Below is an excerpt from the Calgary Sun explaining the current real estate market. It describes that tenants have more choice than ever as the supply of properties is quite high due to unfavorable market conditions for selling. Read below to see why you should call Citysearch today!
“Calgary’s housing market is not yet in full recovery mode.
That’s the conclusion of Don Campbell, senior analyst and Jennifer Hunt, vice-president, of the Real Estate Investment Network (REIN).
The authors have developed the ‘real estate cycle clock’ that gauges how a market is performing. It is divided into three sections: The boom cycle; the slump cycle, and; the recovery cycle, with each divided into beginning, middle and end.
Using data from last year and through 2017, Campbell and Hunt identify where on the clock we’ll find the Calgary housing market.
“Since the summer of 2016, Calgary experienced slow, quiet and steady growth in employment,” they write. “Yet at the same time, the unemployment rate increased in many monthly statistics. This anomaly indicates a continued population growth as well as an additional younger cohort finishing school and entering the job market. The unemployment rate trend peaked in late 2016, and now indicates a downward trend. Currently the unemployment rate sits at 8.5 percent, while the employment rate is 68.6 percent.
These are the best figures since the crash in oil prices in late 2015.”
The authors report home prices, on average, are down slightly from the same time last year.
“However, when we look at the overall trend, we see prices took a strong move upwards in the first three quarters of 2017, indicating some confidence moving back in the housing market. This demonstrates the housing market appears to have hit a longer-term trough in real estate values. Most of these increases in prices are for detached homes, where apartments and condos seem to be doing worse compared to last year. This is no surprise, given the overbuild situation the city condo market finds itself in.”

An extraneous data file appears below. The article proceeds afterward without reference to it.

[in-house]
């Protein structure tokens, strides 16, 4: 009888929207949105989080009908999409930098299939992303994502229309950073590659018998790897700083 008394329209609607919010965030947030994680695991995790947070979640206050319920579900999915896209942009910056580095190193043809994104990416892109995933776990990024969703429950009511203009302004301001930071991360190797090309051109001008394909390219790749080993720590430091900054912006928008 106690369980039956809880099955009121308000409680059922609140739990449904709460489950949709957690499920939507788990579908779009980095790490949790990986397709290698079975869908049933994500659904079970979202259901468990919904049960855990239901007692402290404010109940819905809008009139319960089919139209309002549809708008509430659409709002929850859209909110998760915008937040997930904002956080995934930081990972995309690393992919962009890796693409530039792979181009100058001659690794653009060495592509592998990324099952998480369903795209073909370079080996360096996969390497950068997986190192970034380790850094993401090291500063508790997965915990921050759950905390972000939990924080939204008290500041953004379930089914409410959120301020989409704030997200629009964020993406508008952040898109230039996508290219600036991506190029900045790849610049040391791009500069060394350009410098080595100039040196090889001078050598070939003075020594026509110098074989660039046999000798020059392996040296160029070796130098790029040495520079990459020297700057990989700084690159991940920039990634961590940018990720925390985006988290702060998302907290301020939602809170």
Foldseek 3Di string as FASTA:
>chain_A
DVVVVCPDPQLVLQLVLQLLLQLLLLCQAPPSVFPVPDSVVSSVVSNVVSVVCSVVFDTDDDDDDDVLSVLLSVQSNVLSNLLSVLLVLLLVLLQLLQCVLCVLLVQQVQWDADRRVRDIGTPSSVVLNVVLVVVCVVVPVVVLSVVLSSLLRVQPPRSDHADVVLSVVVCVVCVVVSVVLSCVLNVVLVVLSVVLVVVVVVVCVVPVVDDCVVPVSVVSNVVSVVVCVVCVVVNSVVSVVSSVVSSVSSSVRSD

On the MLS side, listings have risen; sales have decreased.
“These metrics align with the early and middle slump phases of REIN’s Real Estate Cycle Clock. With home construction of 5,525 from January to June 2017, this is not bad at all. In fact, compared to 2016 (January to June), housing starts went up 43.1 percent and, with relatively proportional sales numbers, this signifies higher market confidence by builders. Housing starts are also a good indicator of employment trends, which in turn support the growth of the city GDP.”
REIN says the official rental vacancy rate is at 6.9 percent.
“However, this number is lower than actual market conditions. Tenants have more choice now than ever before in Calgary and are using this downturn to upgrade their living conditions and move to upgraded or new units. This pushes vacancy rates downward while increasing vacancies in older, un-renovated units.
“The City of Calgary forecasts the (vacancy rate) will taper down in 2018, which is a good sign of growth in housing demand to come.”
To sum it up, Campbell and Hunt say “the economic fundamental key drivers and the market influencers indicate Calgary’s real estate market is in the middle of the slump.””